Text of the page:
Innovative steps: One method of cutting short the overall construction period of activity of internal platforms is to replace the RCC platforms at certain levels by steel platforms. The overall height of the chimney can be divided into five equal parts by providing steel platforms at the bottom of each part. This step opens five fronts for the construction of platforms. Now, the platform activity need not go up in sequence but work can continue on each front independently. The completion period of the platforms gets reduced to somewhere between one-fourth to one-fifth. However, the innovation demands five-fold arrangements of scaffoldings, shuttering, equipment and manpower. Also, extreme level safety measures are required as the work is going overhead for the workers deployed on the lower platforms. Any small object falling from the upper platforms gains high acceleration since such a height is involved and hits the workers at lower levels like a bullet. The writer himself has had narrow escapes while working under such conditions.

 

Scaffolding pipes and clamps: Huge quantities of scaffolding pipes and clamps are required for the construction of RCC platforms. The height interval between the platforms is around 8-10 m while the length of scaffolding pipes is generally 6 m. Sometimes, the engineers keep in view the length of staging pipes as the cutting of these pipes results in wastage. They must take care that at least below the main beams, the arrangement can be made by using a single pipe and that the balance difference of height interval is met by beam depth and adjustable joist supporters. The pipes are also required to support the platform slab. As soon as the concreting for a platform is completed, staging work for the next platform begins over it, after the lapse of final setting time of the concrete. It is always better to design the support system for slabs and beams. The designer should issue a proper drawing for this, showing the exact location of verticals. Main beams should be supported on at least two or three rows of verticals. Another very important point to be kept in view before dismantling the staging and shuttering below a platform is to check whether that platform is able to support not only its own load but also the load transferred by the staging for the next higher platform.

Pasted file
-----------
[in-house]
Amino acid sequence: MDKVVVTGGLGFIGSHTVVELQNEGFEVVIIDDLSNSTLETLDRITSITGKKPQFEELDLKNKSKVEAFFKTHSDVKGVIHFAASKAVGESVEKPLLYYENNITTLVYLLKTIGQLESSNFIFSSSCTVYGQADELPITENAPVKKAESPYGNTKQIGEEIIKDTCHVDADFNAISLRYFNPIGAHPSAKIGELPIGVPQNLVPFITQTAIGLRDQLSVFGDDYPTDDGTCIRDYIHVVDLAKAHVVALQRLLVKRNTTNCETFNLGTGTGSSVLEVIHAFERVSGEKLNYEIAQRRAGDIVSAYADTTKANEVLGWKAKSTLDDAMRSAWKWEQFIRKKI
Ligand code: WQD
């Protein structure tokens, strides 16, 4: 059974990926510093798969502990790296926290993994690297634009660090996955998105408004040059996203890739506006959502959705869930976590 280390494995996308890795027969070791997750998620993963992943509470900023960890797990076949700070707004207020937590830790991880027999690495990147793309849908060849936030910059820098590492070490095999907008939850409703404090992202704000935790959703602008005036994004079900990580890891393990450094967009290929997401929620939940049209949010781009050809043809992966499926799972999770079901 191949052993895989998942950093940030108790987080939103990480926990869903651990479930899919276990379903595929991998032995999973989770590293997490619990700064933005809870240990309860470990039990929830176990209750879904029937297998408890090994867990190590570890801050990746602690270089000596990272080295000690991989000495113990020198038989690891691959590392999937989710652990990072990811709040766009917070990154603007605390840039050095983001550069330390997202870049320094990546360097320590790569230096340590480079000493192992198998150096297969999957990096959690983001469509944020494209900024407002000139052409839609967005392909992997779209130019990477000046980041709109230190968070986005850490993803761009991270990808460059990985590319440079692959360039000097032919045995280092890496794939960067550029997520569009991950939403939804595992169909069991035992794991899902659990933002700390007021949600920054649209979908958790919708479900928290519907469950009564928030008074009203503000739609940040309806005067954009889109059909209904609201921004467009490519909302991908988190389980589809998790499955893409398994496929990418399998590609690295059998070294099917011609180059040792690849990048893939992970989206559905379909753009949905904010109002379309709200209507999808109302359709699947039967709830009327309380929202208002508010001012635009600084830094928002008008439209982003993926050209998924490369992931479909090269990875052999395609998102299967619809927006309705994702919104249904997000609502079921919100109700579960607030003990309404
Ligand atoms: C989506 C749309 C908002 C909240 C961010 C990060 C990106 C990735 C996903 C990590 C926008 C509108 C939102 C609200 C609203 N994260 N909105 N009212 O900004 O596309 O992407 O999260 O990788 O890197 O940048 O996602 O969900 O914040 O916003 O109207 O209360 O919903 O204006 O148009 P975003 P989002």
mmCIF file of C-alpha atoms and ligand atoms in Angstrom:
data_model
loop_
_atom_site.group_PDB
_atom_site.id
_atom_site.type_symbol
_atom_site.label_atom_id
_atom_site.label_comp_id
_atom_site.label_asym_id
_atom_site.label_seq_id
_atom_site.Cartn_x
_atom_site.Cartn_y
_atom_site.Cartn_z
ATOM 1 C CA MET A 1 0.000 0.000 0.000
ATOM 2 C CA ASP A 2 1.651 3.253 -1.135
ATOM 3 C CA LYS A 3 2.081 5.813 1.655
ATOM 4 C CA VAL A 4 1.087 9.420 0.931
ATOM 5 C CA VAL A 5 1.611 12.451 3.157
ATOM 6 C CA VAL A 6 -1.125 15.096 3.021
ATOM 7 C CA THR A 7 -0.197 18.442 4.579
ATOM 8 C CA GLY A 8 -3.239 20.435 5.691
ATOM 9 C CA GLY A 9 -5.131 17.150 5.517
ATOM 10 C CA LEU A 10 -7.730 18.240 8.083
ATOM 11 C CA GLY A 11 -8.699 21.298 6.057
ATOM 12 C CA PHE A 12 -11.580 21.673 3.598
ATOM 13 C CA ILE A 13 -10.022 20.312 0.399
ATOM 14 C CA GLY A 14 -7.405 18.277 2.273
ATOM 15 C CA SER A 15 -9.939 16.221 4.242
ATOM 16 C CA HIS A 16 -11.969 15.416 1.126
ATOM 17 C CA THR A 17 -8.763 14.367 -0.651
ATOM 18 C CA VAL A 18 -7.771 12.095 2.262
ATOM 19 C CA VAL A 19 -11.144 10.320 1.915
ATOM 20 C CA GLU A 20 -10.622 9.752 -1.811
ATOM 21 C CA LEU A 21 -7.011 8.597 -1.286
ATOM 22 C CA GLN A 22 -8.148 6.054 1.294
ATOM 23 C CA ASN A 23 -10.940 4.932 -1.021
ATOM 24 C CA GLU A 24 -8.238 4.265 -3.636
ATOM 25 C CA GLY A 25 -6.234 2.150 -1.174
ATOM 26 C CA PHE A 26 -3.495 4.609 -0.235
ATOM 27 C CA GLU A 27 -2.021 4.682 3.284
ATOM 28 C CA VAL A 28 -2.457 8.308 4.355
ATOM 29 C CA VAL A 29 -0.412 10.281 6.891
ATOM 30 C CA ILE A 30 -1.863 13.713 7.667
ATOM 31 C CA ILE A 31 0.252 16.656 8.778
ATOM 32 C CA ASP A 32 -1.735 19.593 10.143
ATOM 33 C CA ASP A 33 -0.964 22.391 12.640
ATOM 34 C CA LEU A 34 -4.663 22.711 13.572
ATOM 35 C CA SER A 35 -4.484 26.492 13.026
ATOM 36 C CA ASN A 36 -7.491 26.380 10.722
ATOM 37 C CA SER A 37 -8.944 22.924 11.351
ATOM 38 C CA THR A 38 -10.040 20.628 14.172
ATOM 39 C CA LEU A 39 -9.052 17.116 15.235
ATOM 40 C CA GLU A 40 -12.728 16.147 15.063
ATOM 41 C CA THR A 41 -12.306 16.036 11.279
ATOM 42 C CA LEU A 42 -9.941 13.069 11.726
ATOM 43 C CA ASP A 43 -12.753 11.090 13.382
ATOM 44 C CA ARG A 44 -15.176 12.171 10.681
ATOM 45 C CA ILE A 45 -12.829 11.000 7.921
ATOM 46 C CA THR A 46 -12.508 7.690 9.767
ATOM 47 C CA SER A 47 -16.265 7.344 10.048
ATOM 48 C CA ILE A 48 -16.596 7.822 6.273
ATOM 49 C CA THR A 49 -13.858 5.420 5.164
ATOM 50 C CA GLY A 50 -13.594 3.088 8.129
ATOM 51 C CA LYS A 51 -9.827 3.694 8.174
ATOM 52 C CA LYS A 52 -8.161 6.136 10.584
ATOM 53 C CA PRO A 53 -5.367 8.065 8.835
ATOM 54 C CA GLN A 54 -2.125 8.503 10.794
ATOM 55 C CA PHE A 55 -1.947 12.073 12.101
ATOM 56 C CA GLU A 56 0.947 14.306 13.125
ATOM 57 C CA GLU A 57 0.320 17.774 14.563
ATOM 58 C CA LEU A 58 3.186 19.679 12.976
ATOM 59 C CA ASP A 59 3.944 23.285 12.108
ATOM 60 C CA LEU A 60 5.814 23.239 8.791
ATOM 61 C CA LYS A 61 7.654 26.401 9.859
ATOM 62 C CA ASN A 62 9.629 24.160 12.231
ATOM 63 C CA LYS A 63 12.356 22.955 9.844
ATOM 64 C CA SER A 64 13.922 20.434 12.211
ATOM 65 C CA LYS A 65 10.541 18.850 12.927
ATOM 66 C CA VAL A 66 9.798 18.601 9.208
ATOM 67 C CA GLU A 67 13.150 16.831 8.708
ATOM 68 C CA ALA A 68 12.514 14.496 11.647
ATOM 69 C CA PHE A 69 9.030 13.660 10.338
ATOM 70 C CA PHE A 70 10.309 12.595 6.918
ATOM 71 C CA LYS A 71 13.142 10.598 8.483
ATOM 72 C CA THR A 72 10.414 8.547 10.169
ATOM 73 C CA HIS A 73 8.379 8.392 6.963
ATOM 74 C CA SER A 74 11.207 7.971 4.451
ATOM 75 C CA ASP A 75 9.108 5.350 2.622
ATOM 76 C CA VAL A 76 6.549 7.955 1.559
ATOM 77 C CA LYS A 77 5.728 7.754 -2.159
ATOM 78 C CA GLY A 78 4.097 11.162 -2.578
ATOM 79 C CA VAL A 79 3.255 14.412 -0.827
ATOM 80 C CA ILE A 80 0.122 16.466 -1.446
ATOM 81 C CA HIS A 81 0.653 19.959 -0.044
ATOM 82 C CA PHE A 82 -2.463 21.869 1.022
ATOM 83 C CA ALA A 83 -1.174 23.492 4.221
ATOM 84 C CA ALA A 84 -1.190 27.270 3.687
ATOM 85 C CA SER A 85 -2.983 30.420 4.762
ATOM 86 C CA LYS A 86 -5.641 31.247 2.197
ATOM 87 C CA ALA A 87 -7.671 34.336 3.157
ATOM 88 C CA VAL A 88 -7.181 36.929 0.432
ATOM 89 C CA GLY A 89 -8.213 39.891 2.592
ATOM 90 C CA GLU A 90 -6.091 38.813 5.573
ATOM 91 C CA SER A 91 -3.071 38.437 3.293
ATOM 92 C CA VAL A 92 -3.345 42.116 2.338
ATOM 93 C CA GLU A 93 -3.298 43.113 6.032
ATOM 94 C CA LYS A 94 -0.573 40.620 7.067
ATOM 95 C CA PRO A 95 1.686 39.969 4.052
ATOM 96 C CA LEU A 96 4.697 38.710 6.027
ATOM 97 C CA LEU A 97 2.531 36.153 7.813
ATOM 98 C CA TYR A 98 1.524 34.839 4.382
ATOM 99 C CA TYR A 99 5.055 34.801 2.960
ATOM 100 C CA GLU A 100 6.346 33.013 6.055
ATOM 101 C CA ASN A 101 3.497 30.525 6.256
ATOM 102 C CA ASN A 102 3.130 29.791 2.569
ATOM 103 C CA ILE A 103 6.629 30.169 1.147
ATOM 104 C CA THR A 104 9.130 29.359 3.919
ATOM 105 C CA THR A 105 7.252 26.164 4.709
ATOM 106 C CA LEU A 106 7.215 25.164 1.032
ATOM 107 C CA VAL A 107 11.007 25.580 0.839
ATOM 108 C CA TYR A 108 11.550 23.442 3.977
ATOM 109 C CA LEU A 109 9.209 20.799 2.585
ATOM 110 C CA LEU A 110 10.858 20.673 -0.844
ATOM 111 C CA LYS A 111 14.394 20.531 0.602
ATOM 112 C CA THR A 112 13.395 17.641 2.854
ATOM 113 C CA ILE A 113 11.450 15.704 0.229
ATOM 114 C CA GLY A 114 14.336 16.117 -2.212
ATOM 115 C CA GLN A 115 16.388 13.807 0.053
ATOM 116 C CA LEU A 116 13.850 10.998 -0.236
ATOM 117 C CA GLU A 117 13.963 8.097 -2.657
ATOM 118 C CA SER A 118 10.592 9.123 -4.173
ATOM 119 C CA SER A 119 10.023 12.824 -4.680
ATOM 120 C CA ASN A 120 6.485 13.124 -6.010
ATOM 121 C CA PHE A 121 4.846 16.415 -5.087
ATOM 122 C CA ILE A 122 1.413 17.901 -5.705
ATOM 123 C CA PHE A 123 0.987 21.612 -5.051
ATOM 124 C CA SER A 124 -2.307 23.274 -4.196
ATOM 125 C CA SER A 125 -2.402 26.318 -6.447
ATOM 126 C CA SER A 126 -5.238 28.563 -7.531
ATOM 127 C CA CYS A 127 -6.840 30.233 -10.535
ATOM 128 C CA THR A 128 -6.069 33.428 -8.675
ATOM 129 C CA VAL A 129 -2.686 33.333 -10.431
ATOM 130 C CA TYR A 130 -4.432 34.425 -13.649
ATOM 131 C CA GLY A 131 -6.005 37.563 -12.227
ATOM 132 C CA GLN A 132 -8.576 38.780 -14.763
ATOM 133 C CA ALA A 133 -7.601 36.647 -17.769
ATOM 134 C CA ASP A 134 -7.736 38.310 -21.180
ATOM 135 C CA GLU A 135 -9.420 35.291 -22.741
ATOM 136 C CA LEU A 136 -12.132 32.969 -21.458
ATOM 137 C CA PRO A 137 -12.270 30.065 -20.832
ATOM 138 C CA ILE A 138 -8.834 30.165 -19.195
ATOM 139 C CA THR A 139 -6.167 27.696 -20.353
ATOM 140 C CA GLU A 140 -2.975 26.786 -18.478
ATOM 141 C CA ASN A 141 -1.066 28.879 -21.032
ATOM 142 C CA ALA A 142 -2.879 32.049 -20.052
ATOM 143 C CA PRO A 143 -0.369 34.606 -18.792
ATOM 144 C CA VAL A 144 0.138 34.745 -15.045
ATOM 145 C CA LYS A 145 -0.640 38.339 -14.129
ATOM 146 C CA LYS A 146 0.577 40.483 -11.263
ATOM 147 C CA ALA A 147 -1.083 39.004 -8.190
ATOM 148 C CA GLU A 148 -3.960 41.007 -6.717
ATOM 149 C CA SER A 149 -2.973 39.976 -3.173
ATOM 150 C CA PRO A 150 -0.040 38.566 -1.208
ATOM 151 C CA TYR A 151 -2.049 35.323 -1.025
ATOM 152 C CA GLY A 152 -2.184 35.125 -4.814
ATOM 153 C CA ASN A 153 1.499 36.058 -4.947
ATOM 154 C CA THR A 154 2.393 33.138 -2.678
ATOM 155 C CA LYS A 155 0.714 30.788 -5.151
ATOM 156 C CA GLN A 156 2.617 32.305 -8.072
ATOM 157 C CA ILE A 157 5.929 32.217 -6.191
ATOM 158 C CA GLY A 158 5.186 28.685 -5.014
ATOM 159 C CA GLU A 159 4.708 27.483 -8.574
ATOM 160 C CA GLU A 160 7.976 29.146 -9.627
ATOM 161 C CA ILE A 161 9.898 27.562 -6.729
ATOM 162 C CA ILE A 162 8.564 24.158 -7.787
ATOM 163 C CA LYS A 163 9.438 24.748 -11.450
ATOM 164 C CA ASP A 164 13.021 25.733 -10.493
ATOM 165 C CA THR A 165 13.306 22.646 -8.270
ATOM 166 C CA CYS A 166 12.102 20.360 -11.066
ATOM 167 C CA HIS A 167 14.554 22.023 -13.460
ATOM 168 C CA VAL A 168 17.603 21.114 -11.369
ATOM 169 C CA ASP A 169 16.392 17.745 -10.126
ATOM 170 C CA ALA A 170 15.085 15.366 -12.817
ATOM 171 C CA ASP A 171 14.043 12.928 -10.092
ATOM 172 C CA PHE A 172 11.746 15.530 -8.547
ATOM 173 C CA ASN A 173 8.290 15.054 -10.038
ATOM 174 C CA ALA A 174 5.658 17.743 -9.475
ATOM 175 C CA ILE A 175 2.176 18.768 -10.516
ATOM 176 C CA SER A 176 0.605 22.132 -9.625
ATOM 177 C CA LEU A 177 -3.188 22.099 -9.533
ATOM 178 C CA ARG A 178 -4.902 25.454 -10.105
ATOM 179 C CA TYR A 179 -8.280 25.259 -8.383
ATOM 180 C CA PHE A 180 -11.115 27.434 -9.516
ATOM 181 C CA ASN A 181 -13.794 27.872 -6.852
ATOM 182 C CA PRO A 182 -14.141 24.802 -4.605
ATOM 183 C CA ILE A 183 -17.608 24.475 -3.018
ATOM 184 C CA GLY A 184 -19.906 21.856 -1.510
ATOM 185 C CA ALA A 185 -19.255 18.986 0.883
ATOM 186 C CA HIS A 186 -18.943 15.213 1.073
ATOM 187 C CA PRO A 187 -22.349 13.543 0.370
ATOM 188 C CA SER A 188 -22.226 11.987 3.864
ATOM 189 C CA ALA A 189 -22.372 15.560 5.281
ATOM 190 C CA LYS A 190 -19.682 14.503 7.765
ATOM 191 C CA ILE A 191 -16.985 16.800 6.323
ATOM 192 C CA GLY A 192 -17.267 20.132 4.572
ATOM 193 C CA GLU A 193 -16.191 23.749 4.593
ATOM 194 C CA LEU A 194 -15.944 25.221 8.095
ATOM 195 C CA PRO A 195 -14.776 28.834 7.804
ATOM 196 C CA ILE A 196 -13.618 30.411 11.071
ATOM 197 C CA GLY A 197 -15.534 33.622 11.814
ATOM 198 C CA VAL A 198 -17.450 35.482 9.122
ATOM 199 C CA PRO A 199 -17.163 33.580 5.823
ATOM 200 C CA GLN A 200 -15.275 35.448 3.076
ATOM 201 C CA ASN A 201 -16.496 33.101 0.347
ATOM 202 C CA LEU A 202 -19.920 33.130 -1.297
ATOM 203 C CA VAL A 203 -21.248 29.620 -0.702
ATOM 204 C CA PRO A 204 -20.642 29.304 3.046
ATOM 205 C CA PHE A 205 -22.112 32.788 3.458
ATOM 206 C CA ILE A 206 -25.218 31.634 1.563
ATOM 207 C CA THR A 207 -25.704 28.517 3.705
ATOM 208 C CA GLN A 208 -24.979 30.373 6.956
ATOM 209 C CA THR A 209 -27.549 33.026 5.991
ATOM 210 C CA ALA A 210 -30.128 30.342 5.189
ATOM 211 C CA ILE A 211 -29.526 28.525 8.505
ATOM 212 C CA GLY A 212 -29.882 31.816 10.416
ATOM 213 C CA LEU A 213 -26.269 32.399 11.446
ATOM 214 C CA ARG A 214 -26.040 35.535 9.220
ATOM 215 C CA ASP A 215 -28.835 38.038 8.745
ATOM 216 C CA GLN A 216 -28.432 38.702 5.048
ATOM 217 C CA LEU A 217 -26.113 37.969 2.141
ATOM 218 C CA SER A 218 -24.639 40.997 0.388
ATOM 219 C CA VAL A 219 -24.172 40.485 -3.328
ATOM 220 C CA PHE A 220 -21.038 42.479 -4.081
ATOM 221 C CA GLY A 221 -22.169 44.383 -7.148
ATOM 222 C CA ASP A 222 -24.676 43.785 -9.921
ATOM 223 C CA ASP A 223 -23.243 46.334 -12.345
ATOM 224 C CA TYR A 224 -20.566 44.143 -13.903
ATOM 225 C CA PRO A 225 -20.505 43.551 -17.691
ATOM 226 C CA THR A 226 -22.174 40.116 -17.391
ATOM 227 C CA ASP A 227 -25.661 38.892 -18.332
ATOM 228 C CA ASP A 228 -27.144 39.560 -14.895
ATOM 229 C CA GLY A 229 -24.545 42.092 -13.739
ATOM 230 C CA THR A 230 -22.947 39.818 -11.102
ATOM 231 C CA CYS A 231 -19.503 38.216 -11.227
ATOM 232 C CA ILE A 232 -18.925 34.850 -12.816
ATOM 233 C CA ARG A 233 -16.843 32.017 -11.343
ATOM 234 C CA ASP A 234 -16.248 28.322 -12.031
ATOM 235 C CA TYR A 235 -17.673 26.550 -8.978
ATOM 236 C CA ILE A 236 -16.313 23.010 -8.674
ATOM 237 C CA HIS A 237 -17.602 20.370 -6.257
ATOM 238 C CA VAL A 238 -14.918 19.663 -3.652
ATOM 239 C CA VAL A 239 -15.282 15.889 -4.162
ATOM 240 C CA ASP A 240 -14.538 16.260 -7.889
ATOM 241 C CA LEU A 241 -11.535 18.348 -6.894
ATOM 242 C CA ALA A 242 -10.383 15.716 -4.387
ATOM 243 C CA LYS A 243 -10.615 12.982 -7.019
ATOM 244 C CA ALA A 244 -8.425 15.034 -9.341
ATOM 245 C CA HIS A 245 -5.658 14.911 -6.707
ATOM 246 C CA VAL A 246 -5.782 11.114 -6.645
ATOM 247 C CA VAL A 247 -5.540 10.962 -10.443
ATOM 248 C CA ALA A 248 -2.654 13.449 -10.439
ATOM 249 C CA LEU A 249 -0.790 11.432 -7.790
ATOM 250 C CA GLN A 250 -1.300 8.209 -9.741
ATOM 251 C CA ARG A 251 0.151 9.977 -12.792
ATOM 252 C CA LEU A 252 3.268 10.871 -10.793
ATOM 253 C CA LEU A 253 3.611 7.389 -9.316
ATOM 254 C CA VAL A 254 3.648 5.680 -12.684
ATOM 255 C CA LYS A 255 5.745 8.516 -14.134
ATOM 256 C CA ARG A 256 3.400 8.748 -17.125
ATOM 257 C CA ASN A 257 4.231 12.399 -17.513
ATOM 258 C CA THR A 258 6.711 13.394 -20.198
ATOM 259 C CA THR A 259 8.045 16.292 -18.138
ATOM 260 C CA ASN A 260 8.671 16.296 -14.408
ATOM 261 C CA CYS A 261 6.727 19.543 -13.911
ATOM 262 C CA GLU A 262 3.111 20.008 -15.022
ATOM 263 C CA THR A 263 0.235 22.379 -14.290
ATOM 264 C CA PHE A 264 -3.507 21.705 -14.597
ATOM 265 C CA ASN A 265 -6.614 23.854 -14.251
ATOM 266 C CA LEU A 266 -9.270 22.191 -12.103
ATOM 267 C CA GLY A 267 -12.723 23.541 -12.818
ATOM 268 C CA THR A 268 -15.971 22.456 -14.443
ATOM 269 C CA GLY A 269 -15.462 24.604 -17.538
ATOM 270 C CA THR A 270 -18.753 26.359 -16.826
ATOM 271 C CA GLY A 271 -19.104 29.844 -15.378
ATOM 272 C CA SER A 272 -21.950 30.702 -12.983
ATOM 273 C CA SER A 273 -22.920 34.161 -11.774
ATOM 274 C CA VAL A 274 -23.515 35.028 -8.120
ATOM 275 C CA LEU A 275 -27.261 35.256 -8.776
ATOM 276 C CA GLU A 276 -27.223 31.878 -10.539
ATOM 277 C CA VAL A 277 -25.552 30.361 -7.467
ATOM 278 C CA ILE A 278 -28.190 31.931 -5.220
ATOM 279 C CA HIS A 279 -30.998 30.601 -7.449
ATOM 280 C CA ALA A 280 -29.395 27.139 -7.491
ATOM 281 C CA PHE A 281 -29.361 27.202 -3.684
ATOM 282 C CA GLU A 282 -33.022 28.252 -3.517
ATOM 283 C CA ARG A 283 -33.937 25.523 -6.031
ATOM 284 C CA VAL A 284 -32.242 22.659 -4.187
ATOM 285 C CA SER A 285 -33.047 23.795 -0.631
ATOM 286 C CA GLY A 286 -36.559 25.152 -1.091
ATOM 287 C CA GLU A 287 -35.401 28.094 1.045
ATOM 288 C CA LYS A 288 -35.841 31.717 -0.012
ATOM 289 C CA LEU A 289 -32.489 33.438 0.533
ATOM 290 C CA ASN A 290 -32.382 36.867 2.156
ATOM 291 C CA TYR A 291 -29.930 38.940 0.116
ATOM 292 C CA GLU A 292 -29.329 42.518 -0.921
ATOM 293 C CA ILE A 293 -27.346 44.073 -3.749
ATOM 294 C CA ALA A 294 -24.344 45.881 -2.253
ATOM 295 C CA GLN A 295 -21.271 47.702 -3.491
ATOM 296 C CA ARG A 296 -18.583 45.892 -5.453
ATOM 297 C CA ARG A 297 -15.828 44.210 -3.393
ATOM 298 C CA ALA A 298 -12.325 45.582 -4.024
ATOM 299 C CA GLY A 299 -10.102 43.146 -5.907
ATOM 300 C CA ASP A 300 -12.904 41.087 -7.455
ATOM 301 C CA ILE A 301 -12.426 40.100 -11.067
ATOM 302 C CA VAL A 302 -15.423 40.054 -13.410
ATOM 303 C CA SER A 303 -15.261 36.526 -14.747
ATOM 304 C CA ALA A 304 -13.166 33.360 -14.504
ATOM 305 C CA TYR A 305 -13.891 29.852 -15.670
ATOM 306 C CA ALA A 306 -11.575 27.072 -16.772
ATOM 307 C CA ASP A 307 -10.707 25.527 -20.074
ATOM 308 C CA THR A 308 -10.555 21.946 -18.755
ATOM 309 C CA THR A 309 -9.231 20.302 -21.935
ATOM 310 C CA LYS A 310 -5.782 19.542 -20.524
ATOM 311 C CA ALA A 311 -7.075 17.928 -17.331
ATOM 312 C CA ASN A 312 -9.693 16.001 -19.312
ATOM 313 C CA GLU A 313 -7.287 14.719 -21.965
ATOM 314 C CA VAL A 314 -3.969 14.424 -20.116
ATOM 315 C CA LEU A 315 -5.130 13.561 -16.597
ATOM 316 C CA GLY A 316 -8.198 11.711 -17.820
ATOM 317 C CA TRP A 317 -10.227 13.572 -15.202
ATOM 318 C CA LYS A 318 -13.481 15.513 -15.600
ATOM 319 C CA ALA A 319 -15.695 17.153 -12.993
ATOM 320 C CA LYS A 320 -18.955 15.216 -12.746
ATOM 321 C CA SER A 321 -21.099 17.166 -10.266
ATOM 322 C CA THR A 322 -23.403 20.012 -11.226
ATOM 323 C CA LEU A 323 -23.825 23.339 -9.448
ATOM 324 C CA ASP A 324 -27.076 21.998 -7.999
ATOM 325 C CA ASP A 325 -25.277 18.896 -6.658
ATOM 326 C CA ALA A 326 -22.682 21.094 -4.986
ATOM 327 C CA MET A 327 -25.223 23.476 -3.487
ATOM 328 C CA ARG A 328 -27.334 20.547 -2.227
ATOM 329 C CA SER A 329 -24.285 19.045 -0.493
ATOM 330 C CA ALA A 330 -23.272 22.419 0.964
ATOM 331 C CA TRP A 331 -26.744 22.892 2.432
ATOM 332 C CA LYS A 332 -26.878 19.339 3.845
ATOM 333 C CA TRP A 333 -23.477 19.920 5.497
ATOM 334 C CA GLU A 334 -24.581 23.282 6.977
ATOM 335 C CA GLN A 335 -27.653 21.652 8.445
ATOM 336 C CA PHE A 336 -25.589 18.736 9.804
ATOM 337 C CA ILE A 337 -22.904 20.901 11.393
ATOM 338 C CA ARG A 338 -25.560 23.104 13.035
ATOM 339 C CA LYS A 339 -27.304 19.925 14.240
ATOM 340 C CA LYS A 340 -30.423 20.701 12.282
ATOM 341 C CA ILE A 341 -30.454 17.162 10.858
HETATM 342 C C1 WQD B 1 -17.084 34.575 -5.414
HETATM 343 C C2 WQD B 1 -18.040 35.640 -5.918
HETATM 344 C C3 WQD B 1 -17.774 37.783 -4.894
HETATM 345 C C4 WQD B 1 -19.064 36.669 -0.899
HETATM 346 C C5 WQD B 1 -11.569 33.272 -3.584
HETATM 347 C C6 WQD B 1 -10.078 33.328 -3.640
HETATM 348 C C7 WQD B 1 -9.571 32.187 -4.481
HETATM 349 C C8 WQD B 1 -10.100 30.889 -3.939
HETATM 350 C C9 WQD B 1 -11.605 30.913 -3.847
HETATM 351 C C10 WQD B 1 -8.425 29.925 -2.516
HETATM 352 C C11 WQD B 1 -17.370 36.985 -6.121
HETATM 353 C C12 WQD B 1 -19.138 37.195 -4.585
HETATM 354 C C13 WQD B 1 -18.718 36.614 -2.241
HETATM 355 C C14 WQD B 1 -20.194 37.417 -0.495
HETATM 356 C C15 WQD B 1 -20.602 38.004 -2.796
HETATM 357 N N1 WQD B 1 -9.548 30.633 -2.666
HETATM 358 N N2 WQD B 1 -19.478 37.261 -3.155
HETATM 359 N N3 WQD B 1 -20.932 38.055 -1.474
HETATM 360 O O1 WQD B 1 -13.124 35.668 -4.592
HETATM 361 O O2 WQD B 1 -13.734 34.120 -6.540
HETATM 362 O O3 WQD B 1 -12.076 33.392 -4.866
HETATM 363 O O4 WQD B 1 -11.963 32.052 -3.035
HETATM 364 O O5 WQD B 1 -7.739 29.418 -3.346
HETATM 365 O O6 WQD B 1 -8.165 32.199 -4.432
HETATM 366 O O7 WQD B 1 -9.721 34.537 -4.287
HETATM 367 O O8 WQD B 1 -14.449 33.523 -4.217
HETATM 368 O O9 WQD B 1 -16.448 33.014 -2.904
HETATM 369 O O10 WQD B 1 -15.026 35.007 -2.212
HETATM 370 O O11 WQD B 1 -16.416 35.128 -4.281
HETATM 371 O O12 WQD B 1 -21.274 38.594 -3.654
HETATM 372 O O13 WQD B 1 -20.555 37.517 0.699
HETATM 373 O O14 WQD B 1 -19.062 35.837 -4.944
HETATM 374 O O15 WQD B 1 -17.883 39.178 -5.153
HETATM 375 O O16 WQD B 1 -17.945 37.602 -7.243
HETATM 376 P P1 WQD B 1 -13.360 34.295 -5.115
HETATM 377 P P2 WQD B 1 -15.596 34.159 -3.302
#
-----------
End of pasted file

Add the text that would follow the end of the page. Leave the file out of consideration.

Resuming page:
Additional scaffolding towers are required to run material and concrete hoists to the platforms. Vertical scaffolding pipes must be load-bearing and therefore, C class, heavy duty, 48-60 mm diameter pipes in true plumb. Horizontal scaffolding pipes and diagonal bracing pipes are also required, as are rigid and swivel clamps, a few lakh in number. Base plates for verticals are required to give them wider area for dispersion of load, as also end-to-end pipe couplers to extend the verticals with the increase in height of the shell. Adjustable trough pins, cross battens, wooden planks are all required, too, for laying over the verticals.

 

Friction hoists: Three to four friction hoists are required to run the concrete and material buckets to the platforms. Generally, two such hoists are put on job to transport concrete carrying buckets and one or two additional friction hoists are put on carrying steel reinforcement and other materials to the platforms if ducts or openings to run the same are available. The hoists are often 5-7 tonne capacity, single drum type, equipped with magnetic brakes and using 16 mm diameter ropes. 16 - 22 mm diameter wire ropes are additionally required as guide ropes for the concrete carrying buckets. D-shackles, U-clamps, two sheave pulleys are also required to complete the running arrangement. While the flue ducts can be used to run the concrete buckets, some more openings are to be normally left in the platforms for ventilation purposes. It is not possible to use a tower crane inside a chimney for construction of platforms as its erection and movement interferes with the platforms to be constructed. Therefore, friction hoists prove to be the best equipment for the purpose.